It’s not for no reason that the music of Theo Alexander appears in SoundCloud playlists on occasion alongside that of Nils Frahm. Like Frahm, Alexander balances a solo acoustic piano style between neo-classicalism and post-minimalism — that is, between an adherence to a longstanding instrumental literature, and an affection for a more recent one. What makes both musicians’ work trenchant today is how minimalism, once upon a time an avant-garde school, has become, through film and TV scores as well as through the popular rise of its founding composers, a romantic form.
The pulsing of Alexander’s right hand at the opening of “Disappearing Altogether” might have been a comment on mechanization and formal purity had it been composed and performed 30 years ago, but today it is the beating heart of a romantic figure. That Alexander can balance a percussive instinct with, as the piece proceeds, a penchant for melodic flourishing is very much to his credit.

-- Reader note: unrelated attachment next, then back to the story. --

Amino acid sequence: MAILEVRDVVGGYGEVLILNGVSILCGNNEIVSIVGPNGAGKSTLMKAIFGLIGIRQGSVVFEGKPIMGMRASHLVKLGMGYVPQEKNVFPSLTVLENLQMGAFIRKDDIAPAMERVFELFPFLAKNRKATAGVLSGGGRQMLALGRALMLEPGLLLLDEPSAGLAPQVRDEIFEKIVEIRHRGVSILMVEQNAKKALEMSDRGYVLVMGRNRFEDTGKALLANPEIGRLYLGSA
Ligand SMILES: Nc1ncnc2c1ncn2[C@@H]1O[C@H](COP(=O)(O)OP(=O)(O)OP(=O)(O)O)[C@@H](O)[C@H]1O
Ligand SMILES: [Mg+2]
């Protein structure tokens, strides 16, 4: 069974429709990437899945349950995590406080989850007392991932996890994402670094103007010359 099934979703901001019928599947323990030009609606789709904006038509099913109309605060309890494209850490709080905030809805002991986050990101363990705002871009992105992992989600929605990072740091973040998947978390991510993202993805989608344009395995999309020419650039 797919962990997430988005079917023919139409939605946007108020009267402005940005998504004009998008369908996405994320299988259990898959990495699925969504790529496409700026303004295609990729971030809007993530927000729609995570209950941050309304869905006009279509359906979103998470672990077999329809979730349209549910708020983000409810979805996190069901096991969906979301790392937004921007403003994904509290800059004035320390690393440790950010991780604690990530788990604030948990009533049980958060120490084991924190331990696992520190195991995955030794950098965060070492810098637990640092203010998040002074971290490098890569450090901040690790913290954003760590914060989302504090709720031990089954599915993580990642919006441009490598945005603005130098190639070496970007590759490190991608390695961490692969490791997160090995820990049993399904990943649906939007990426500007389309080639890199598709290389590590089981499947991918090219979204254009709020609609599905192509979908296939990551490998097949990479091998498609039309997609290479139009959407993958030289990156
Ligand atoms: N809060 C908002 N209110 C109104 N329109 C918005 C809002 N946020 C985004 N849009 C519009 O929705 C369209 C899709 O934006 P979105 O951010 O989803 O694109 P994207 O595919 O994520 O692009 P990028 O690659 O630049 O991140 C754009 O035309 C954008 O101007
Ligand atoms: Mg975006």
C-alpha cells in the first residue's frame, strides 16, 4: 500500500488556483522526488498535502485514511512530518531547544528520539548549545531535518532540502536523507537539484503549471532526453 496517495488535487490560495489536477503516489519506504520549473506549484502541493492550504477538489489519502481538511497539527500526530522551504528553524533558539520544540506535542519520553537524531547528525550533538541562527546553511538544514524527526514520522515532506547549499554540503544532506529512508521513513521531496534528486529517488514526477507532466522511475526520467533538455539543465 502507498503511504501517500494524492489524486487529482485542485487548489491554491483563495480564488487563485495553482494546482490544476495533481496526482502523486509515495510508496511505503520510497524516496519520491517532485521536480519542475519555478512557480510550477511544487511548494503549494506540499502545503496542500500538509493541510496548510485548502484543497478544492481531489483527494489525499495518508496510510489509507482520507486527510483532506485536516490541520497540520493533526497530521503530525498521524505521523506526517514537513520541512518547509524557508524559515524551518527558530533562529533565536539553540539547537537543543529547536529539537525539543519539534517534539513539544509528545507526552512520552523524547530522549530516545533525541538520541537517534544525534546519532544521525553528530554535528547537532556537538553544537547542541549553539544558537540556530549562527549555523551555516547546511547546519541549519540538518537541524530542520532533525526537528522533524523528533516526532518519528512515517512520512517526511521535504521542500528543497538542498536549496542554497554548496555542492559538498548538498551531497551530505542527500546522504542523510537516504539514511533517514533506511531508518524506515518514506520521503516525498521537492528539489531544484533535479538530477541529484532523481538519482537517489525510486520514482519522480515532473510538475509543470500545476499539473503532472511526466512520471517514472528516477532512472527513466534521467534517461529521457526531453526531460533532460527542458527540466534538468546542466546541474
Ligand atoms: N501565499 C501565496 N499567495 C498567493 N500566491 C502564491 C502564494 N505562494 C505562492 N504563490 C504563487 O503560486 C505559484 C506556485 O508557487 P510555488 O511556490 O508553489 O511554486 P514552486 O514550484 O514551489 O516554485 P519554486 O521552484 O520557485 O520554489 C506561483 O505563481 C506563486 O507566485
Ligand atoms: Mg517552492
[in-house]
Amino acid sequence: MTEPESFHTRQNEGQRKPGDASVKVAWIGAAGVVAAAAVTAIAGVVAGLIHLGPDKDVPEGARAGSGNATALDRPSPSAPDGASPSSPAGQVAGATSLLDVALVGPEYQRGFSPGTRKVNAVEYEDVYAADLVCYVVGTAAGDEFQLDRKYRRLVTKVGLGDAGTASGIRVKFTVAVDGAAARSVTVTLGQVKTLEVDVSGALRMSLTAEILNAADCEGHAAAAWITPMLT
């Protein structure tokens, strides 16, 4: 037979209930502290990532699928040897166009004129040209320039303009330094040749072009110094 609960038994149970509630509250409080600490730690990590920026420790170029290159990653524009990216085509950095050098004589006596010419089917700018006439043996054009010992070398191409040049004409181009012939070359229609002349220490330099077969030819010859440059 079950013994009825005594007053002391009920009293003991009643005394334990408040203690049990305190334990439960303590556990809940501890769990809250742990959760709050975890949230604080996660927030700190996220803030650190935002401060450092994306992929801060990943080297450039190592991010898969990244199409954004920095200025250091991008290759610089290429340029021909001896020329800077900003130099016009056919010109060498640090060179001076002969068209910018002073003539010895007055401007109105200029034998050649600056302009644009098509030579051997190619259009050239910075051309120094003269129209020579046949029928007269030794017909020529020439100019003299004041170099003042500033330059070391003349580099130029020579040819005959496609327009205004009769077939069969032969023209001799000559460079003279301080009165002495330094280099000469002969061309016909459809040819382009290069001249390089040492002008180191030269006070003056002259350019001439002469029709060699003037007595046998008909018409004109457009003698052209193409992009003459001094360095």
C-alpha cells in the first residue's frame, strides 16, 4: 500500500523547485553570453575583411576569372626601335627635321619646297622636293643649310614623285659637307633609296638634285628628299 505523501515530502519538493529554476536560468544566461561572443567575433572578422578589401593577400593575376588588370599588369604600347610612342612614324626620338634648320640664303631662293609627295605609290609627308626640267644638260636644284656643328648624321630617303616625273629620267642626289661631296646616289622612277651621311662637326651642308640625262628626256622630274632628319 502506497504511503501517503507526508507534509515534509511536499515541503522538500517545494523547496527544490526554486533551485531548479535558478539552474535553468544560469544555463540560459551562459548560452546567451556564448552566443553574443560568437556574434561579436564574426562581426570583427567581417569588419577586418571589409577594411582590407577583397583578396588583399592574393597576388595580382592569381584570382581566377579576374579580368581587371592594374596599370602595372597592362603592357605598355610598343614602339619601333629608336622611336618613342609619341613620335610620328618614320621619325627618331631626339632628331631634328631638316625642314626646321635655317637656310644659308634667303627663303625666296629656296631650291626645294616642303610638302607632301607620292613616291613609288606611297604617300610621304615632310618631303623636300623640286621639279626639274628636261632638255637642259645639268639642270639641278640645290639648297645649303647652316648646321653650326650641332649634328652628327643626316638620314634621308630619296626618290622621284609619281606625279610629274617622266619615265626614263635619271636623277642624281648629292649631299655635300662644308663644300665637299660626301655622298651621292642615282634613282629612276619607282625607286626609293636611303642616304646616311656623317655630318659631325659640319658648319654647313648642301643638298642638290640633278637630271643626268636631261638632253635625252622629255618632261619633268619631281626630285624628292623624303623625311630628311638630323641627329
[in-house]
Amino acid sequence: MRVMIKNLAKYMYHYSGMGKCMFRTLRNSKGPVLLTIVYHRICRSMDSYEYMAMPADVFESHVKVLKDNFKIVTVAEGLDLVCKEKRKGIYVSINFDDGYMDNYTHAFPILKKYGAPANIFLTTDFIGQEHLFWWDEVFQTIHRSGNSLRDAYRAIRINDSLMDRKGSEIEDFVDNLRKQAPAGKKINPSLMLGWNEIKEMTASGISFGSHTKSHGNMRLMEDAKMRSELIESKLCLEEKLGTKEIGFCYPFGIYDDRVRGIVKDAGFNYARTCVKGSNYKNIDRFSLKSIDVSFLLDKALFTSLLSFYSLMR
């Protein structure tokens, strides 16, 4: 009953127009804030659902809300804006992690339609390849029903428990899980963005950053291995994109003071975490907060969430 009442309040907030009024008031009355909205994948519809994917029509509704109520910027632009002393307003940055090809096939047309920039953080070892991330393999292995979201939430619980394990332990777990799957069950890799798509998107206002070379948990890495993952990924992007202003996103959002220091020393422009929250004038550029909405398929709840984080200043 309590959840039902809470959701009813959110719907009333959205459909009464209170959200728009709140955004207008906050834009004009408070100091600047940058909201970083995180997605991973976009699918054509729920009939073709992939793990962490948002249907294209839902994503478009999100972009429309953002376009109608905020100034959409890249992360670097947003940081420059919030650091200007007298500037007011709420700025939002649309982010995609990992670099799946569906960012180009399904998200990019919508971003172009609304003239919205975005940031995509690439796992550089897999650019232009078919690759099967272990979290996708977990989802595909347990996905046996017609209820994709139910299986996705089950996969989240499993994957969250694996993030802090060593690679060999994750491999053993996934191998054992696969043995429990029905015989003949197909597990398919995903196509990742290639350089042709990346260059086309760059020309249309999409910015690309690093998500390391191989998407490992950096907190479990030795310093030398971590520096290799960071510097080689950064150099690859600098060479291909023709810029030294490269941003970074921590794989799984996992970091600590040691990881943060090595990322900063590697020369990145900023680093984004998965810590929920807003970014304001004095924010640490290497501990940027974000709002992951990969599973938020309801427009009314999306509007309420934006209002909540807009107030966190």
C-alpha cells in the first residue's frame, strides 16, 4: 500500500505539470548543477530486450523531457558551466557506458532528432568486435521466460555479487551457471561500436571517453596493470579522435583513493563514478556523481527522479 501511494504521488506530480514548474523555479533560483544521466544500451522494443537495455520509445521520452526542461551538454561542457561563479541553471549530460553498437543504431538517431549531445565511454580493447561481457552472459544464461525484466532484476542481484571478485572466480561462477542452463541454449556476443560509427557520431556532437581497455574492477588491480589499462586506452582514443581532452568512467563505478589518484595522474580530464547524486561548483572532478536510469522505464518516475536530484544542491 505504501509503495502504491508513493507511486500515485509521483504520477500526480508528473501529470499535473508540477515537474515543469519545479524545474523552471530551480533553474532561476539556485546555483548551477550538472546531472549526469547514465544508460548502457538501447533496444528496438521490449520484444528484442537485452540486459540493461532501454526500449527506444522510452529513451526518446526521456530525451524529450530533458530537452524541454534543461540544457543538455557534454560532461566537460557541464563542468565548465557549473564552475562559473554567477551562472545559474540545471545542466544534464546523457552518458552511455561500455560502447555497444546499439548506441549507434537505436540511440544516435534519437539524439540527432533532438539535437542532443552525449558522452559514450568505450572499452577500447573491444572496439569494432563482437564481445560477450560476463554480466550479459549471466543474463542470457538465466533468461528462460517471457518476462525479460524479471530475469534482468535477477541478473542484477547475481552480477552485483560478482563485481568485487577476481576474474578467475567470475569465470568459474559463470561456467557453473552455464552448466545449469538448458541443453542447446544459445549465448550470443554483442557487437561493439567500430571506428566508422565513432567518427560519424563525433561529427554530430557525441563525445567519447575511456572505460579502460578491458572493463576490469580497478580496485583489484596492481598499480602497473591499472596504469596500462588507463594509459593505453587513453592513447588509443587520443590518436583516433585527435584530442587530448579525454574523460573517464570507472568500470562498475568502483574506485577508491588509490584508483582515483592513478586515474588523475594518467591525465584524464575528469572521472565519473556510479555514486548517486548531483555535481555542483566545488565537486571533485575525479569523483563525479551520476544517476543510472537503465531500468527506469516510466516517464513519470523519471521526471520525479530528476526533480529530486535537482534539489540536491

Another thing Alexander shares with Frahm is a penchant for putting the mic very close to the piano. Just listen at 50 seconds in — when the piece takes its sole, momentary pause — to how the silence isn’t pure silence, but instead a careful framing, the waveforms of a handful of notes bending and bleeding and fading together, true to the track’s title.
“Disappearing Altogether” is from a forthcoming album titled Irresolution. Track originally posted at soundcloud.com/theoalexander. More from Theo Alexander, who is based in London, England, at theoalexander.bandcamp.com and theo-alexander.com. I first heard the track when I was, briefly, giving the service submithub.com a try.
One thought on “The Romancing of Minimalism”
Lovely piece. I have been focused on the piano, and particularly solo piano, a lot lately. As a drummer it is an interesting transition as some of the same elements that work on trap set translate directly. High-note to high-hat like this piece, for instance. Really highlights how this is a percussion instrument.